Astronaut, actor, athlete. These are some of today's ten most common childhood "dream jobs." (Sign of the times: when I was growing up my friends and I imagined ourselves becoming nurses, teachers, and firefighters. Sigh.) Although it's admittedly hard to determine at age six what we'll be doing with our lives twenty years later, some people actually do end up in the profession they aspired to during childhood--a surprising 30 percent, in fact, per a recent Linked In study.
So why aren't more children listing "banker" in their top ten? Or even top 20? Why aren't they asking their dads to install drive-thru drawers in their playhouses, or trying to locate ATMs instead of Pokemon creatures? Why don't kids today ask their playdates to complete pretend loan applications to finance a new Lego subdivision?
Banking's bad rap
Maybe it's because bankers, and the banking profession, have a reputation problem. The 2008 financial crisis hurt. Instead of thinking of bankers as the kind ladies who give them suckers or the nice man who helped their parents buy a new home, perhaps today's youngsters have visions of greedy red-faced ogres leaving a trail of crushed dreams and empty bank accounts in their wake.
In reality, and in all honesty, a banking career is an "excellent option for young people entering the workforce," according to the American Bankers Association (ABA). This conclusion is based on solid numbers: The Bureau of Labor Statistics project bank employment will grow eight percent from 2008 to 2018 as customer needs and technology evolve.
Consider these very encouraging signs that banking as a profession is not going away: A growing population of Baby Boomers means a higher demand for bankers who can assist with retirement and savings accounts, while an ever-increasing interest in mobile banking creates a need for information technology professionals and customer support representatives. And as our economy continues to strengthen, the financial needs of businesses are growing as well.
Of the two million Americans employed in the banking industry, over two-thirds are on the "front lines"--the tellers, personal bankers and customer service representatives who directly support bank customers. These are exciting and incredibly rewarding positions and, despite the positively untrue belief that "branches are going away," there will always be a need for real bankers who can provide vital face-to-face or voice-to-voice support to customers.
Equal opportunity employers
The other one-third of today's bankers are involved in the day-to-day behind-the-scenes roles that support the needs of the customers and branch teams. Financial institutions offer a great variety of these "non-financial" opportunities like human resources, marketing, communications, training, information technology, security, legal, cybersecurity, accounting, graphic design, facilities management and more.
With such diverse career options, it's not surprising that many of the folks at Bank Independent are not finance or accounting majors. In fact, our team members have experience and education in a wide range of fields, including nursing, teaching, retail, history, English, criminal justice and even culinary arts in addition to the necessary specialized degrees like IT and law.
When it comes to some positions, especially those that are customer-facing, your degree choice can be secondary to your other attributes. Here at Bank Independent, we pride ourselves on delivering exceptional customer service, which requires a special set of skills, experience and characteristics that are not necessarily dependent upon your chosen field of study.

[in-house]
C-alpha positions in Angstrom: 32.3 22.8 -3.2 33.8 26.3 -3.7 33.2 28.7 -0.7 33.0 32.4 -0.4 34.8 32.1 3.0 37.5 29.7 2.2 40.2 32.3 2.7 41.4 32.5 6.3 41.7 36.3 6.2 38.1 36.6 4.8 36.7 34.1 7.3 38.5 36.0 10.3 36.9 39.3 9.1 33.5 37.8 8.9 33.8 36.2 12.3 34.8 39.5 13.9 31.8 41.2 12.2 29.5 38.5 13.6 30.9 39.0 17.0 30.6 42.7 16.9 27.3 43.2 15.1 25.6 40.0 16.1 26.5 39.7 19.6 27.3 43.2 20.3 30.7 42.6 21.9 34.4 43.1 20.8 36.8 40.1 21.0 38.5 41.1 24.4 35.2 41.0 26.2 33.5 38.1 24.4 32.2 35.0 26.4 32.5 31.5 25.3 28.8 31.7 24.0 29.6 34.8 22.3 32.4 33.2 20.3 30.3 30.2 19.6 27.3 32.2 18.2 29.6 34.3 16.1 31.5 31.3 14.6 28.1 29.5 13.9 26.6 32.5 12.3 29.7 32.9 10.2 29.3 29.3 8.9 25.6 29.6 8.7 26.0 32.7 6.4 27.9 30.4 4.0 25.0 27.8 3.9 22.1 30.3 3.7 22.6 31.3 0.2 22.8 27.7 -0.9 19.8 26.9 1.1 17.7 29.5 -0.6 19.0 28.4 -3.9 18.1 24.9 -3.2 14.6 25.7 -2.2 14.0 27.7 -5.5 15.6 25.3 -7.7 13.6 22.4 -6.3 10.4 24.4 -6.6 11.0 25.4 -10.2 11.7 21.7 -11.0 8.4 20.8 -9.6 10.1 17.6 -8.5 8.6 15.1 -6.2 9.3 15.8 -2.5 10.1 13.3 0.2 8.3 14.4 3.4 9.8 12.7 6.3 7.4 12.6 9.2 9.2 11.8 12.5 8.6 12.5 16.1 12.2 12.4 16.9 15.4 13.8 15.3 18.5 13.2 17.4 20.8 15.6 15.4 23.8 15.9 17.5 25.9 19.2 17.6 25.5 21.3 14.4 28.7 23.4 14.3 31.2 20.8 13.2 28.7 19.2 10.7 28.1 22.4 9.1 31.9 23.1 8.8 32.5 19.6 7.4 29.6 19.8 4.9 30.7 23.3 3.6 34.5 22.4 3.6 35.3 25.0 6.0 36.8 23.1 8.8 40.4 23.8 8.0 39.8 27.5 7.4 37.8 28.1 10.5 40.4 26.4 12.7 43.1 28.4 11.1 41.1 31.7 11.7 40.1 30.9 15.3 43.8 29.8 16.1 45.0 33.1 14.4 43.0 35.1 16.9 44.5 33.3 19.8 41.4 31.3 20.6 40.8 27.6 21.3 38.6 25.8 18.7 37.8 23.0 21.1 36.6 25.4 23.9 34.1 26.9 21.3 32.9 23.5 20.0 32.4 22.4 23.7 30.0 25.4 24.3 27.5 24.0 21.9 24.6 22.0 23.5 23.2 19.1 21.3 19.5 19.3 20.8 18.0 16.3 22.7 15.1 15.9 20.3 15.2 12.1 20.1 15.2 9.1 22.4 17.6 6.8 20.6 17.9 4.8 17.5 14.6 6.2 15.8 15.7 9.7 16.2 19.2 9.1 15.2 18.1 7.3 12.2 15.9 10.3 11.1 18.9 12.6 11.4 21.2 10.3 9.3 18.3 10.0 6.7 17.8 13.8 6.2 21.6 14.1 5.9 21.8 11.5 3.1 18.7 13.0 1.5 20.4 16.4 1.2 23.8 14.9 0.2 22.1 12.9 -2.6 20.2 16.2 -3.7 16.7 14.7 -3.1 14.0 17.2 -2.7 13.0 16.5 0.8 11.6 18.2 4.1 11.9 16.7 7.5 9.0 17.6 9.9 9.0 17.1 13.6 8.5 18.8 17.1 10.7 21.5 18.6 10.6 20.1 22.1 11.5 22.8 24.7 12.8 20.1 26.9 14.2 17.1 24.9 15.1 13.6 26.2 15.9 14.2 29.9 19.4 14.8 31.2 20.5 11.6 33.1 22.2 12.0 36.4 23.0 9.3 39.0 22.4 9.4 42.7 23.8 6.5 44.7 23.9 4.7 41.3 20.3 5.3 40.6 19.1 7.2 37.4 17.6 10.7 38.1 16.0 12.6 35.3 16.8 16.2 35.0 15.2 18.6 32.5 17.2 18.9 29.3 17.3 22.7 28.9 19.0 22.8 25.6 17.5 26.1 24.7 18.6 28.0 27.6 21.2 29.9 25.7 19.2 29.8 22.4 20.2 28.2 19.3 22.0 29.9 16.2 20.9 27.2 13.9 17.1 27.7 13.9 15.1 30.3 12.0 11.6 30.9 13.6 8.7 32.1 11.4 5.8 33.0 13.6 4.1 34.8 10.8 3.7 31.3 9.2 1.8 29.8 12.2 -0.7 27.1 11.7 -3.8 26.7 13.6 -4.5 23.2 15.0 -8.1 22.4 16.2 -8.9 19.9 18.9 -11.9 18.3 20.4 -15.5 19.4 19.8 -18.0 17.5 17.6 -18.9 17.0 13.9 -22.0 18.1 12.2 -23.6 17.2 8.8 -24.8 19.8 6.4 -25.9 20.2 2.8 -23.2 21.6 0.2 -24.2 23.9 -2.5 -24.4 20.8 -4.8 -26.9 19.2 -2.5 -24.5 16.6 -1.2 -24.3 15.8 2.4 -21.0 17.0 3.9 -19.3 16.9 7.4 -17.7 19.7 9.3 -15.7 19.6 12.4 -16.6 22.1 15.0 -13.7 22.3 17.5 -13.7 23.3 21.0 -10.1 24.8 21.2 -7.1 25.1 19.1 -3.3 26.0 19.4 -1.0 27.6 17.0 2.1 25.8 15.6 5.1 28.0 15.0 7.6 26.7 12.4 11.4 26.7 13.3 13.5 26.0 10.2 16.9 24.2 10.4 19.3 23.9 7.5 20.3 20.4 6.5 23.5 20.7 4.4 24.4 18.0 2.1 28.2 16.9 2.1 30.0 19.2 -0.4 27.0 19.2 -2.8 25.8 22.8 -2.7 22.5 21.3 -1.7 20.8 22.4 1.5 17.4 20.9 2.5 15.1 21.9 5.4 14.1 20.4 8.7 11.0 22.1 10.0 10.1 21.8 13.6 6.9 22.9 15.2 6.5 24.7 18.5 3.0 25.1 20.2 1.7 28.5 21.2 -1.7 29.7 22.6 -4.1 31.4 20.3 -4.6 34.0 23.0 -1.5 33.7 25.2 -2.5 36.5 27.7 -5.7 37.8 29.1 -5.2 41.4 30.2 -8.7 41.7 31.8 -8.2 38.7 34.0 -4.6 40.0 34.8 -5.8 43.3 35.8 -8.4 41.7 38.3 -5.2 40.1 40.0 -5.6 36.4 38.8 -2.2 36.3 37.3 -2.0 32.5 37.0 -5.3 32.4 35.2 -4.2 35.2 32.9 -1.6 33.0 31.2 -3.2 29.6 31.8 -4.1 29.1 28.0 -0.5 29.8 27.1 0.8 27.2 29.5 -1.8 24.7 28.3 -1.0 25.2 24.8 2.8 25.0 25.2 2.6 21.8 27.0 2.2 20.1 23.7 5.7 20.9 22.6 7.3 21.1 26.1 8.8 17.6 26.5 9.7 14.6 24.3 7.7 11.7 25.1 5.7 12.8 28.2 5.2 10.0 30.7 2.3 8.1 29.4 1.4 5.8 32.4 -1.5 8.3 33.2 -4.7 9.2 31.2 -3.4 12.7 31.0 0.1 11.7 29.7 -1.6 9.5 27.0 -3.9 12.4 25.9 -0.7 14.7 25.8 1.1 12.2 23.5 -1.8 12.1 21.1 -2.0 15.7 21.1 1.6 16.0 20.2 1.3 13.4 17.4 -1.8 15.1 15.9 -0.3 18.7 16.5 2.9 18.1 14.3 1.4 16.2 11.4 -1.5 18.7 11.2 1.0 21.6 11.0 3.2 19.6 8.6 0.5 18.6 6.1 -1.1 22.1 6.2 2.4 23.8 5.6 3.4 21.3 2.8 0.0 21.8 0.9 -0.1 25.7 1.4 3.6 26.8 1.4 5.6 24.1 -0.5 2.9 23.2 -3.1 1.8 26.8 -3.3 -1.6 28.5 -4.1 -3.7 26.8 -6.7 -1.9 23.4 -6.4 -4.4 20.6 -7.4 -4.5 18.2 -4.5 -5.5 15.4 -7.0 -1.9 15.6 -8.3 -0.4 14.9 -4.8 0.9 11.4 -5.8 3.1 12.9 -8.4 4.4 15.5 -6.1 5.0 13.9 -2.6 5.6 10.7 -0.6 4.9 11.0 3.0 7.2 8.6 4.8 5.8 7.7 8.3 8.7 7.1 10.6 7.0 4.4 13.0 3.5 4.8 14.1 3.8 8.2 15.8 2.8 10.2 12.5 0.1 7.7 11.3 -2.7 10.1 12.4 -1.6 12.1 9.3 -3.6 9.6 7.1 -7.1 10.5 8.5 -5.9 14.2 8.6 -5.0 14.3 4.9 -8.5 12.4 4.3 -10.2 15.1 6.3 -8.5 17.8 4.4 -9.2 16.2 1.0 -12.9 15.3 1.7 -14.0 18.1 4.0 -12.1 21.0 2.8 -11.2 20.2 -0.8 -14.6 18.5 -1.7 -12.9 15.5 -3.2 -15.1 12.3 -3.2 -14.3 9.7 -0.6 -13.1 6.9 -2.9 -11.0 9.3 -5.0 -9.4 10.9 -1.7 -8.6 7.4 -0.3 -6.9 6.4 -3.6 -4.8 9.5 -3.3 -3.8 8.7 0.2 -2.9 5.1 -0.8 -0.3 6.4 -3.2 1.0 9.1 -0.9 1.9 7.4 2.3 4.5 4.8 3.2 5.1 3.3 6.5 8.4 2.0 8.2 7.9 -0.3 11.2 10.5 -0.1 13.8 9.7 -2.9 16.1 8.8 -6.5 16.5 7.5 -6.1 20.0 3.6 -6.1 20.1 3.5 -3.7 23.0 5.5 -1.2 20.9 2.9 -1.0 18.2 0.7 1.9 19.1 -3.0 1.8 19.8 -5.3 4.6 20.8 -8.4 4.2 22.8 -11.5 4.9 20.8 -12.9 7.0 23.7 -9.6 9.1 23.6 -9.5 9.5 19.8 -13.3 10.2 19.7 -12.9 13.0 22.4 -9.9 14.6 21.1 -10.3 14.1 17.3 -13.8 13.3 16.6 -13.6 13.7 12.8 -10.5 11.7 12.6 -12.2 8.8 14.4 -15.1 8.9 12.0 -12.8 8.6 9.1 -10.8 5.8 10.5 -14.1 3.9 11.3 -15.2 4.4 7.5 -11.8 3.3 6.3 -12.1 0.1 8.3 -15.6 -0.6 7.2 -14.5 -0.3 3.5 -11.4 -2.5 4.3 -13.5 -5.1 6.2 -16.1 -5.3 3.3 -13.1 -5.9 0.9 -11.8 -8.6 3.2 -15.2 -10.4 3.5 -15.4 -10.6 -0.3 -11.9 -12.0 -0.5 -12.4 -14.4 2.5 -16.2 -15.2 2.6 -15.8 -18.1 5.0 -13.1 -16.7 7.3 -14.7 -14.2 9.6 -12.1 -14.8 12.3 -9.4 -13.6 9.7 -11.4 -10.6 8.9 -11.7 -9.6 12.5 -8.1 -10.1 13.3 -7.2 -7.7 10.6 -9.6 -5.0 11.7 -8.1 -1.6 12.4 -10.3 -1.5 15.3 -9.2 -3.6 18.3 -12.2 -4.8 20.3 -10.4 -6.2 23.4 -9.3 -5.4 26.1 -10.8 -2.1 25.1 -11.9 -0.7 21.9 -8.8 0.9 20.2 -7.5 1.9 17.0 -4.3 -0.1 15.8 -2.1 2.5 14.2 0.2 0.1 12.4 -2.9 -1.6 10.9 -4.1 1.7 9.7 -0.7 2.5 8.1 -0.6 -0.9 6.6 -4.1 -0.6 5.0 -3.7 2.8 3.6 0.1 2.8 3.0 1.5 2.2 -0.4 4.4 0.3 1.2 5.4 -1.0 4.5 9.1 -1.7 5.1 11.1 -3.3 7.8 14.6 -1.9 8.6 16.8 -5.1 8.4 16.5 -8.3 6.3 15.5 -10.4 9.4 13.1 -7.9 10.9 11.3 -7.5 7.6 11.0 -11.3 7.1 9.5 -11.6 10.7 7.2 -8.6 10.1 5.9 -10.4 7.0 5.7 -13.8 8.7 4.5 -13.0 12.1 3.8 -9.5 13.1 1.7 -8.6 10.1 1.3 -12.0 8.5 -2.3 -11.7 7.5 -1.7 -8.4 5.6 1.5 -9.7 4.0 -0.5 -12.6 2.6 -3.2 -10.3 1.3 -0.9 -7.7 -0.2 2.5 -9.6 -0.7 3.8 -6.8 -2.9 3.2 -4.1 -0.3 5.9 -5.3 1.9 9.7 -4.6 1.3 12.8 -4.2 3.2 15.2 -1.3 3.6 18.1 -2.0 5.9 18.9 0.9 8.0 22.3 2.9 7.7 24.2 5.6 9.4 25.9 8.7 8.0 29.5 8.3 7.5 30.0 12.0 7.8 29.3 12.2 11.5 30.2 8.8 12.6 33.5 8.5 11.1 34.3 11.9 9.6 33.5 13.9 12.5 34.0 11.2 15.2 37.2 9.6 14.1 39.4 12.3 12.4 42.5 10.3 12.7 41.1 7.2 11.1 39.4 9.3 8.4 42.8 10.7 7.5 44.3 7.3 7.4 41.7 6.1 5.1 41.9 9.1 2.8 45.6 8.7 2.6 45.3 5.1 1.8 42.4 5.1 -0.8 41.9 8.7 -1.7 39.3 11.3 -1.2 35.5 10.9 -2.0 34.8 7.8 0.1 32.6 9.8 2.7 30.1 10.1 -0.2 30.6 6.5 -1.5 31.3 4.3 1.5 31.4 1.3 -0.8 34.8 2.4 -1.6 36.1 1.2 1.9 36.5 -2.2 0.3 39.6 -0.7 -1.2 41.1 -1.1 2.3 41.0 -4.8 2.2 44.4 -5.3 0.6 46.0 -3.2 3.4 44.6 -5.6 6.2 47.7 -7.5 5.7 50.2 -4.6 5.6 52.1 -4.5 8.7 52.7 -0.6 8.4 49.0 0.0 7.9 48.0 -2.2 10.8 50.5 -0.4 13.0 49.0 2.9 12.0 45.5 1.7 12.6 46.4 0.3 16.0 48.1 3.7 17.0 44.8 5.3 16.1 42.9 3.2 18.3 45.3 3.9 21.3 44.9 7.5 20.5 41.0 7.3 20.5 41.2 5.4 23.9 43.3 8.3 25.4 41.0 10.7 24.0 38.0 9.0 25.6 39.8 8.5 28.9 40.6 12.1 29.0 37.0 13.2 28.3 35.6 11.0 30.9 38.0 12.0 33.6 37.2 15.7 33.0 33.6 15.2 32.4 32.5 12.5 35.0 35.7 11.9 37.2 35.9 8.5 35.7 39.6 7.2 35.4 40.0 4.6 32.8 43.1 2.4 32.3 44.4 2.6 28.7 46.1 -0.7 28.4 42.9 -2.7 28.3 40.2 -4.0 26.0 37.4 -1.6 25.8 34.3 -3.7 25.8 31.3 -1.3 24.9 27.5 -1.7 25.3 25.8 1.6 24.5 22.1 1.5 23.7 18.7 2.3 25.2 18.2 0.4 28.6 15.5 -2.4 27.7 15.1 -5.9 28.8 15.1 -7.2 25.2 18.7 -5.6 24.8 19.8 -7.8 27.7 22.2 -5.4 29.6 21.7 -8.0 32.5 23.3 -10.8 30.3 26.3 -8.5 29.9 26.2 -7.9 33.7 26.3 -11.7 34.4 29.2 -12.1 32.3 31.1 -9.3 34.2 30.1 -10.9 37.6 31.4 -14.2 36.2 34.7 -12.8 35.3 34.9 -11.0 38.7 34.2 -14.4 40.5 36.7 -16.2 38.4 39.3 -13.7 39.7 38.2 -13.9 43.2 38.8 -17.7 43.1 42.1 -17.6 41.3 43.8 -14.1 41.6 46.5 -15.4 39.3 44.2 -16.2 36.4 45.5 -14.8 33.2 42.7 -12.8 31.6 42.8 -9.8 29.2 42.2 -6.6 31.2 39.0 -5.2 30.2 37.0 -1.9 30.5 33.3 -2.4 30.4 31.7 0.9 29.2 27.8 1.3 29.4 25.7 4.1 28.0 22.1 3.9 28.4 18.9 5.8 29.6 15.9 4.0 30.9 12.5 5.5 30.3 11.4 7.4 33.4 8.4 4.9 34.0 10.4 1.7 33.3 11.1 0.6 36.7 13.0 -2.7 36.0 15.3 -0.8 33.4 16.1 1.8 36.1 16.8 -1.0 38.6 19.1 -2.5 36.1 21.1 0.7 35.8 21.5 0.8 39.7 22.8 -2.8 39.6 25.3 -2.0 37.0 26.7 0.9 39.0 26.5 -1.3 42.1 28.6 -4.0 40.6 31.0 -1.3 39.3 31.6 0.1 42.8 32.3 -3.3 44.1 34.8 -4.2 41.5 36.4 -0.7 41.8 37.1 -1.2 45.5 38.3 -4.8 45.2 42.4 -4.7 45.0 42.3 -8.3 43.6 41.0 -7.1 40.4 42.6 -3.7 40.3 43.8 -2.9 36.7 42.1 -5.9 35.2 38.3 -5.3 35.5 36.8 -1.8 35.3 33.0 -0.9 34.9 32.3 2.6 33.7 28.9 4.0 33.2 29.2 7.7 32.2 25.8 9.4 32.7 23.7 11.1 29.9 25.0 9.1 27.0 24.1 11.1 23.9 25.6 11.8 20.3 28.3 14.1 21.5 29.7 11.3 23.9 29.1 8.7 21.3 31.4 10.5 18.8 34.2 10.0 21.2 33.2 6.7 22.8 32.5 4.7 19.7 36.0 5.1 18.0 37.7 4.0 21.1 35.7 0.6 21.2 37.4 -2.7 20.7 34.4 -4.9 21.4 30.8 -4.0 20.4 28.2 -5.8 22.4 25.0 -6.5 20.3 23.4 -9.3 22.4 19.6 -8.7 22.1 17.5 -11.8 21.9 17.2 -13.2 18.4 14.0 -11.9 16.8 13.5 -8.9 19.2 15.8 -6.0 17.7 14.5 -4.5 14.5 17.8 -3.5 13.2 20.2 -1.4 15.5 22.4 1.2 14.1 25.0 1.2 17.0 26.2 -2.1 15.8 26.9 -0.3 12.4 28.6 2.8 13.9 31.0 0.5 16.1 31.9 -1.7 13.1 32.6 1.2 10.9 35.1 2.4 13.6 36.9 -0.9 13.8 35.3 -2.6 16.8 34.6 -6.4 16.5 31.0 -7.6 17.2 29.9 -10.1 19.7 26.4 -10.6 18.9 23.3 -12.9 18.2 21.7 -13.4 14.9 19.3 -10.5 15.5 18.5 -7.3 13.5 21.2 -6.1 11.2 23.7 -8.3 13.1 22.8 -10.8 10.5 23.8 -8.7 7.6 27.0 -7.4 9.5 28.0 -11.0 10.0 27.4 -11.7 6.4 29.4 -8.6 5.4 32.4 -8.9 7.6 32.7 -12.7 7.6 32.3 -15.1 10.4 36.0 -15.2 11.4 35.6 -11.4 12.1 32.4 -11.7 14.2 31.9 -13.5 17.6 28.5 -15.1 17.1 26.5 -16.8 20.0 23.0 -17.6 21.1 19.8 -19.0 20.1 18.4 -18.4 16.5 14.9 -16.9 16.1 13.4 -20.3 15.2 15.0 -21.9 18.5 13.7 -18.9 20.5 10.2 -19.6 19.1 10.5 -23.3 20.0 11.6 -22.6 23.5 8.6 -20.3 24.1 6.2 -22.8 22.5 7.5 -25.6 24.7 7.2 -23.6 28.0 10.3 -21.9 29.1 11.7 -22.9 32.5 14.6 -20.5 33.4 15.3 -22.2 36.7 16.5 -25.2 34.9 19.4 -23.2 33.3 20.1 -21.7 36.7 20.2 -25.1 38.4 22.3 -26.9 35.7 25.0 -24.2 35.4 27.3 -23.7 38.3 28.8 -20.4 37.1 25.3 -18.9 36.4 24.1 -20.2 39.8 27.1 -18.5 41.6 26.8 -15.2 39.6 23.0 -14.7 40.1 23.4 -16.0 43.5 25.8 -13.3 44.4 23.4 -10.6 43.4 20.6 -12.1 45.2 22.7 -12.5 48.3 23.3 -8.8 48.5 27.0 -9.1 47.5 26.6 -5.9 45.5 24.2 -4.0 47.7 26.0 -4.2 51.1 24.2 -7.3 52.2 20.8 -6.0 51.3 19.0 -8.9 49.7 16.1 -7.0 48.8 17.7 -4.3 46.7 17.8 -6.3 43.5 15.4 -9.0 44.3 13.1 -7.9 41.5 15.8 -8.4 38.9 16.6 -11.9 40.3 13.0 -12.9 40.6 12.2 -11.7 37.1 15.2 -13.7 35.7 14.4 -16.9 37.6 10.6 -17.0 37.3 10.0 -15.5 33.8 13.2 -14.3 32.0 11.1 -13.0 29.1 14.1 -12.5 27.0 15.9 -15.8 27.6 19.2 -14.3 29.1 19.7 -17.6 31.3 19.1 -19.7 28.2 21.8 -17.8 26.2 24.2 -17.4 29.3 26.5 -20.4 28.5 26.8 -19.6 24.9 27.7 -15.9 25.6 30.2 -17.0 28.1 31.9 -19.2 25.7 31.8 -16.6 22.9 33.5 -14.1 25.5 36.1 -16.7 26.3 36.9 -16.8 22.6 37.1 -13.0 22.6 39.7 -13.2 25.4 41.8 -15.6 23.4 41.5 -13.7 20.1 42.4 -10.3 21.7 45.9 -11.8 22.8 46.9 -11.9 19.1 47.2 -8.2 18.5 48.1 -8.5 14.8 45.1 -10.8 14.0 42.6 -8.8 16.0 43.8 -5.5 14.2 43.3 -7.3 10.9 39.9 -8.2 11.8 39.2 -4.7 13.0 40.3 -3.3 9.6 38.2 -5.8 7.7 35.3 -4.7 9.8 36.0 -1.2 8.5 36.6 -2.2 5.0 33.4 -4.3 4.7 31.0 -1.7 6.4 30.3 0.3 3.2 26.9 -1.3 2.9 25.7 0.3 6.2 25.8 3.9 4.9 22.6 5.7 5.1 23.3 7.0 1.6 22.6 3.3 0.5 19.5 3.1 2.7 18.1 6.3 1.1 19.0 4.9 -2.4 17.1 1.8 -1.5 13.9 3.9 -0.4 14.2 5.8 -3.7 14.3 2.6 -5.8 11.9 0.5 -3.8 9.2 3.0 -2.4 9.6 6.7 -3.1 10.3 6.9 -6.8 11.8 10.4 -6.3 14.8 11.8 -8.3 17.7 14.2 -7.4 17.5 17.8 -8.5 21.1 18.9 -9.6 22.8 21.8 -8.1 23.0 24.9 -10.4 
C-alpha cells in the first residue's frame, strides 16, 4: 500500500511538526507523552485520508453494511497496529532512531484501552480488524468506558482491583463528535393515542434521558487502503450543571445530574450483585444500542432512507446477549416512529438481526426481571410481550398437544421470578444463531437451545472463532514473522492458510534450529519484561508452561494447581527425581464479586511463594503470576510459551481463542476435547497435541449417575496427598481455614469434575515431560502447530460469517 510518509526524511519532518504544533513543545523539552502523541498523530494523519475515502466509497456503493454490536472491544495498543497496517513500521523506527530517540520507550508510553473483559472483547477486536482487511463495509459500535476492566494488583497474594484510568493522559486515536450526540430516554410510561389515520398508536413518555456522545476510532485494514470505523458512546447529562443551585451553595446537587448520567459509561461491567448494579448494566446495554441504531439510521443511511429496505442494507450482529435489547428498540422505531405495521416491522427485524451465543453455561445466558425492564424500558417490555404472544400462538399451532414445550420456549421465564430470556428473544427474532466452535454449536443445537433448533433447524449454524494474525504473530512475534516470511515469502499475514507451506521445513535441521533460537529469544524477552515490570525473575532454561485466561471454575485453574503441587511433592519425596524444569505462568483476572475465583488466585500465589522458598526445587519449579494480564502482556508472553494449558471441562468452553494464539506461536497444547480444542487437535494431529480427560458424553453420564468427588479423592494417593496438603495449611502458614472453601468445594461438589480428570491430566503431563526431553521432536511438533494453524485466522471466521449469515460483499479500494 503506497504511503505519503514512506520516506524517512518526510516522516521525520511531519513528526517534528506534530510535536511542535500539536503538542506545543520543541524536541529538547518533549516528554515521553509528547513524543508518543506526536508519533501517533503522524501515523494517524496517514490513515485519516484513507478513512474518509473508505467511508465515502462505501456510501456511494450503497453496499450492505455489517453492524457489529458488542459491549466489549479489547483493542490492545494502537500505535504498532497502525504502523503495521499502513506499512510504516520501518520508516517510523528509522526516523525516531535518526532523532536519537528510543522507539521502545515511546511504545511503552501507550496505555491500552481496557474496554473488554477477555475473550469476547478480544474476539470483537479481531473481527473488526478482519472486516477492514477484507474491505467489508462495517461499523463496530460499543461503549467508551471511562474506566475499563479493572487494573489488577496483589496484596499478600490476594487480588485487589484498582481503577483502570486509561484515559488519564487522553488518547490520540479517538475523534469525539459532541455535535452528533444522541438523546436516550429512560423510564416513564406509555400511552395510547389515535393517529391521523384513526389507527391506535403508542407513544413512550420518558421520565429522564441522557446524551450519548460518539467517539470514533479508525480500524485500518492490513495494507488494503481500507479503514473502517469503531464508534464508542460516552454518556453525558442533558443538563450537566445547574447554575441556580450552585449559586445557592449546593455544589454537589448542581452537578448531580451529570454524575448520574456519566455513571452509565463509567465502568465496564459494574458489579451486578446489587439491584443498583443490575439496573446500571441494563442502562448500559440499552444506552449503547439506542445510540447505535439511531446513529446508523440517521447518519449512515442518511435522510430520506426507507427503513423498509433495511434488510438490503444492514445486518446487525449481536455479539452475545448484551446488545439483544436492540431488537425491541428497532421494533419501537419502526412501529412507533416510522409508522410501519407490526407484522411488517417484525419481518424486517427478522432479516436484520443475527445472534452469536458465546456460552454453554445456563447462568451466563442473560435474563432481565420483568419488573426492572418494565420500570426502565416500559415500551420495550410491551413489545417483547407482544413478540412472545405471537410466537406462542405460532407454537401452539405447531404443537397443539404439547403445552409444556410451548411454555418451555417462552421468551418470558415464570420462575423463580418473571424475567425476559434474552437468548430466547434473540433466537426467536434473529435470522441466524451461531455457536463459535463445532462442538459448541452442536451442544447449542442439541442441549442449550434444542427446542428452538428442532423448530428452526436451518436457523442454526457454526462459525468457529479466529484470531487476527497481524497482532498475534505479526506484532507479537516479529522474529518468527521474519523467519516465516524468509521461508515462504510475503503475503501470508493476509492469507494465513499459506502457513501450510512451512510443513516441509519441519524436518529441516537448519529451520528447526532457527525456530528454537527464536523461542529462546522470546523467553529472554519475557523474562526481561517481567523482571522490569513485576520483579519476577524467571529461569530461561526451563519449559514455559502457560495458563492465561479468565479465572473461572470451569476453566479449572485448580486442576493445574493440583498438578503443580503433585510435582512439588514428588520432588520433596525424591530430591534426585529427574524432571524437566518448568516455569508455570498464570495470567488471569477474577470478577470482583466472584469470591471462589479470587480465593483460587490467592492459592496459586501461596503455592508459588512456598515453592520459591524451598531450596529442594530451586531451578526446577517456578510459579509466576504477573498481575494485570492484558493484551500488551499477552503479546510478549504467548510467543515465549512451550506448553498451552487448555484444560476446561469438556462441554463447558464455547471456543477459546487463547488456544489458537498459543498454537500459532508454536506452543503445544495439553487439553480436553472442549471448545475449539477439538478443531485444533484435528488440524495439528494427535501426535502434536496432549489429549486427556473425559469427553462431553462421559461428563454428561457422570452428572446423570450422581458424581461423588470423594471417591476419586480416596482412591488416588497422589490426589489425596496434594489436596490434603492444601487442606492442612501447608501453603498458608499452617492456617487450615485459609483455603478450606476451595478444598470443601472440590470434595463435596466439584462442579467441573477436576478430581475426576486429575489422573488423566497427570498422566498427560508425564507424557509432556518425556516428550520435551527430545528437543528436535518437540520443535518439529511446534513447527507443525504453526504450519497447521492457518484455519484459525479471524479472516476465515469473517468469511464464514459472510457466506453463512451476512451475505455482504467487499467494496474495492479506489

I'm still skeptical...
Now that you know the doors to the our industry are indeed open to you, why should you choose to make a career in banking? Here are a few considerations:
- Banks offer better-than-average compensation and benefits with comfortable working conditions and flexible hours. Bank Independent's benefits, I must say, are incredibly generous--even for new and part-time employees. And although few banks still offer the fabled "bankers' hours," most are still closed on Sundays and don't require overnight shifts.
- Banks provide extensive on-the-job training and development. Remember that our industry attracts and appreciates a wide variety of backgrounds; however, we provide ongoing industry- and role-specific education to ensure that every team member can serve the customer exceptionally--even in an ever-changing regulatory environment.
- Banking can be a lifelong career. OK, so these days most people don't imagine themselves working for the same company for fifty years and retiring with a gold watch like our grandparents did. But why not? If you're yearning to try something new, you can always explore new opportunities within the bank. Banks often promote from within and value experience from other departments.
- Banking is rewarding. To most consumers, the branch teller is the face of the bank--their "banker." It's a very important job. Let's face it, for most people our money ranks right up there with our children and our identities when it comes to things we hold dear and would fight to protect. Bankers keep folks' finances safe, secure and accessible. We can also be integral in helping our customers' dreams come true, whether it's a home purchase, starting a business or preparing for a comfortable retirement--and how rewarding is that?!
Now I promise this blog wasn't intended to be a recruitment tool for Bank Independent (although I do believe we're hiring!). I do hope, however, that you've gained a better understanding of the world of banking and the opportunities that abound within the industry.
Maybe one day "banker" will rank right up there with singer, engineer and airline pilot in YOUR list of dream jobs!